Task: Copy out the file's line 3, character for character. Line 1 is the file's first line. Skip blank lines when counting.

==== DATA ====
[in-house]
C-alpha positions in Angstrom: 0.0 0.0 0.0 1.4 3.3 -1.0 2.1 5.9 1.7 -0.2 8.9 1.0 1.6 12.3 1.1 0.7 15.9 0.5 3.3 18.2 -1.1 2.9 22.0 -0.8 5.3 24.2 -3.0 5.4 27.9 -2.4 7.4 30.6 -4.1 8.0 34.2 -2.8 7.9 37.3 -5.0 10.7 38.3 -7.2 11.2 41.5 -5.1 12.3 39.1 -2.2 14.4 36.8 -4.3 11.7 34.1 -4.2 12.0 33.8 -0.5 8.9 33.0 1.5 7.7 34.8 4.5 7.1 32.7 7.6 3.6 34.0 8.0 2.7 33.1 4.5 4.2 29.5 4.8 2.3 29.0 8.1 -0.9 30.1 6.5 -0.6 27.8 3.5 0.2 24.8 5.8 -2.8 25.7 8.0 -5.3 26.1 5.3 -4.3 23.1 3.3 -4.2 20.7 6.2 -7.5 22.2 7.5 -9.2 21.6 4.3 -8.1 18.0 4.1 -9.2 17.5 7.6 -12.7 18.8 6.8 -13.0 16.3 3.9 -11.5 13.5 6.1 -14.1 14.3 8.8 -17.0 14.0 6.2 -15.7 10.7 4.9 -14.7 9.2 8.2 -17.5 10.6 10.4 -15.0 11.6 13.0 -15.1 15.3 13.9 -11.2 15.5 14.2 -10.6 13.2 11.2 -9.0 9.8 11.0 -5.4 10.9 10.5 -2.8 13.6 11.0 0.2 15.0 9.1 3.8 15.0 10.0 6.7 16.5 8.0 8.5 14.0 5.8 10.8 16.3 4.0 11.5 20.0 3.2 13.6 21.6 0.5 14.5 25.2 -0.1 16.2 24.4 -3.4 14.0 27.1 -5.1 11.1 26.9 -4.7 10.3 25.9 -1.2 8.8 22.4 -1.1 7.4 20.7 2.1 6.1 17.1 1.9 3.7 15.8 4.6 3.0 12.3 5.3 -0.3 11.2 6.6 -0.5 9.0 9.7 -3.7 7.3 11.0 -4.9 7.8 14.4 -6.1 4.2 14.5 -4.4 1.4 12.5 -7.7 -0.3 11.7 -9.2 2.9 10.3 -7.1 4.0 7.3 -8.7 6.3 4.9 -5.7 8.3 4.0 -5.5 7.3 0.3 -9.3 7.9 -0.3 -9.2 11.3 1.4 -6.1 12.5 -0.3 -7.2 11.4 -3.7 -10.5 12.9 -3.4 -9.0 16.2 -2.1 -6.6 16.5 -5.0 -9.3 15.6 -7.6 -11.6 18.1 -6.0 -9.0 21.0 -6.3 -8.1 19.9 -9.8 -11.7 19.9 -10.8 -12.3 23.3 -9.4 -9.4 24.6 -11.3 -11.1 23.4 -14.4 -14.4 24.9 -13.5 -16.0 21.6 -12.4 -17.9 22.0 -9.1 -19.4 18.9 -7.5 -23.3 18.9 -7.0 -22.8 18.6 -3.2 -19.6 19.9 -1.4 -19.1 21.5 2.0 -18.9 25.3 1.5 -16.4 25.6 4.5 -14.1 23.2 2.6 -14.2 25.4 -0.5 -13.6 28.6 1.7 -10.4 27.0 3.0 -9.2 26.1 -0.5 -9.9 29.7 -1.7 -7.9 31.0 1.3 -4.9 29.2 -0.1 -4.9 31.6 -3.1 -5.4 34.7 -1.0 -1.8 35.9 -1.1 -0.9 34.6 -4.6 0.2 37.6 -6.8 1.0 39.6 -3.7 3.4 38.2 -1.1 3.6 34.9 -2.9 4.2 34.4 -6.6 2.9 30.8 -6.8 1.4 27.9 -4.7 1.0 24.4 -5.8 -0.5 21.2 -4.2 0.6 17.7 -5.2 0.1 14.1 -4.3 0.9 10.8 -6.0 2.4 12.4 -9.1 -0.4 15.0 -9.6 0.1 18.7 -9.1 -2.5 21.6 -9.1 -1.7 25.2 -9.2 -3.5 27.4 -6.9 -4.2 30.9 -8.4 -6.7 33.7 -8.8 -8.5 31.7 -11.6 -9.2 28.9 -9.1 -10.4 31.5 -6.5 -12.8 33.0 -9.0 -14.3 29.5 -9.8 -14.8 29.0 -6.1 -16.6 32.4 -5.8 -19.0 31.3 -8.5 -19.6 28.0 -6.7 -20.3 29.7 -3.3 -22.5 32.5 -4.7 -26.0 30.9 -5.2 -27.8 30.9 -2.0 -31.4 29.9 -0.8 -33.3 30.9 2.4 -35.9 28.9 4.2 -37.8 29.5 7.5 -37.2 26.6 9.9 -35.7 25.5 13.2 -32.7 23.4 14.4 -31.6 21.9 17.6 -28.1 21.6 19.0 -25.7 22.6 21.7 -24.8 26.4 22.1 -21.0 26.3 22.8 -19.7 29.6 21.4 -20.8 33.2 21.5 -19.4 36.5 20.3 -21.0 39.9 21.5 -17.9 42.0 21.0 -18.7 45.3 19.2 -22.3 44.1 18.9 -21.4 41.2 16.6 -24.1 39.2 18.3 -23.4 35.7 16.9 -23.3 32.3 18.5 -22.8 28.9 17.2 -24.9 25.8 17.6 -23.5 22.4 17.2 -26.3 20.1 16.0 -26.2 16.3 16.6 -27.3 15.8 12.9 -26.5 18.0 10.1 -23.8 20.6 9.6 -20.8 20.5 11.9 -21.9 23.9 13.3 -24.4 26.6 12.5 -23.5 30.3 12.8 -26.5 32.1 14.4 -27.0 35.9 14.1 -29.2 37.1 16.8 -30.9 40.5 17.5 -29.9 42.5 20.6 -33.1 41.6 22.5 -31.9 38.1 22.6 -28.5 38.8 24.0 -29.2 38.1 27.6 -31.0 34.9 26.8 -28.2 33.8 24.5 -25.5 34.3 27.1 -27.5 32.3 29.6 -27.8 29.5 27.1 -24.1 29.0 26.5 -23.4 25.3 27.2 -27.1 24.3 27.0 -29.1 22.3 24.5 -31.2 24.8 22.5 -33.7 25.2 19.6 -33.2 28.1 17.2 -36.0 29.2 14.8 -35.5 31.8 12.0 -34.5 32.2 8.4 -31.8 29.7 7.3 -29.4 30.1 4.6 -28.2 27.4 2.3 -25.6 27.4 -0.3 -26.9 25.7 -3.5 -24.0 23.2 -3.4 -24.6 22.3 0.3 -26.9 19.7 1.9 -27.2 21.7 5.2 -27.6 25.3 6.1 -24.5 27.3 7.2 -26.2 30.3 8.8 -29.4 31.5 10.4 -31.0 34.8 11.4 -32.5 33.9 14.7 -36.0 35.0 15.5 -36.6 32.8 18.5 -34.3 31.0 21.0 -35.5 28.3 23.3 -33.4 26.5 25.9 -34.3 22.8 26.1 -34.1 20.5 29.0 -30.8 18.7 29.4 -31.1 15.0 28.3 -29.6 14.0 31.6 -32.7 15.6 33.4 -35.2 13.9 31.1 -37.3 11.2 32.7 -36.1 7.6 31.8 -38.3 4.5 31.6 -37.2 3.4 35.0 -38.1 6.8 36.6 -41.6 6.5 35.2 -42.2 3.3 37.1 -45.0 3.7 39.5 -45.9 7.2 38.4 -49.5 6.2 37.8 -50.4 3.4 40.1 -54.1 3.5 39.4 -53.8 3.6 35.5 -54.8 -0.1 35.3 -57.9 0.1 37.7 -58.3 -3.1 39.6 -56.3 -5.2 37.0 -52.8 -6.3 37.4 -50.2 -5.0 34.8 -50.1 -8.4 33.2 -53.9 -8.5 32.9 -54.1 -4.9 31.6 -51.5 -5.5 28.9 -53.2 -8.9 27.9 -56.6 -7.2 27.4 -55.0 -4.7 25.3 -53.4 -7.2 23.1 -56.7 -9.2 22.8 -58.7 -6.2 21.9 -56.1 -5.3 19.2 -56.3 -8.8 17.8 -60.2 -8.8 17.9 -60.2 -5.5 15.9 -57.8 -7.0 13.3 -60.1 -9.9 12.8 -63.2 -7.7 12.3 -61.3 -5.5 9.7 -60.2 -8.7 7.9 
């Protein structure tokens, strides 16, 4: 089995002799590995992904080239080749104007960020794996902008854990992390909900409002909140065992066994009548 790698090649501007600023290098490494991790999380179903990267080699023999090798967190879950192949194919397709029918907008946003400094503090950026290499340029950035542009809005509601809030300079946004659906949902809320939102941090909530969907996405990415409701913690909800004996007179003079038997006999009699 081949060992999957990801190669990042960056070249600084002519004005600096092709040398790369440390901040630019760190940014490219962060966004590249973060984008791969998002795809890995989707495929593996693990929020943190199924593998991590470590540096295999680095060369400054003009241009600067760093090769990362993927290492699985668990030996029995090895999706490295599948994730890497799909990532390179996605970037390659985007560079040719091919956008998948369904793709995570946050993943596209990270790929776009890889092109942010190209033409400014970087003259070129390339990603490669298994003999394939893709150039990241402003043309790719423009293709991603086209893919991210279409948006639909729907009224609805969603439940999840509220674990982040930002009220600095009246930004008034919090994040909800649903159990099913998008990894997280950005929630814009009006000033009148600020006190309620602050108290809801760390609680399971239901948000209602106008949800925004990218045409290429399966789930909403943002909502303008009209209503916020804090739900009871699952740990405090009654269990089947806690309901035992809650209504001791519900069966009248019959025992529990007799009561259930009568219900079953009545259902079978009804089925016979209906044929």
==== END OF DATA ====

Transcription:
């Protein structure tokens, strides 16, 4: 089995002799590995992904080239080749104007960020794996902008854990992390909900409002909140065992066994009548 790698090649501007600023290098490494991790999380179903990267080699023999090798967190879950192949194919397709029918907008946003400094503090950026290499340029950035542009809005509601809030300079946004659906949902809320939102941090909530969907996405990415409701913690909800004996007179003079038997006999009699 081949060992999957990801190669990042960056070249600084002519004005600096092709040398790369440390901040630019760190940014490219962060966004590249973060984008791969998002795809890995989707495929593996693990929020943190199924593998991590470590540096295999680095060369400054003009241009600067760093090769990362993927290492699985668990030996029995090895999706490295599948994730890497799909990532390179996605970037390659985007560079040719091919956008998948369904793709995570946050993943596209990270790929776009890889092109942010190209033409400014970087003259070129390339990603490669298994003999394939893709150039990241402003043309790719423009293709991603086209893919991210279409948006639909729907009224609805969603439940999840509220674990982040930002009220600095009246930004008034919090994040909800649903159990099913998008990894997280950005929630814009009006000033009148600020006190309620602050108290809801760390609680399971239901948000209602106008949800925004990218045409290429399966789930909403943002909502303008009209209503916020804090739900009871699952740990405090009654269990089947806690309901035992809650209504001791519900069966009248019959025992529990007799009561259930009568219900079953009545259902079978009804089925016979209906044929």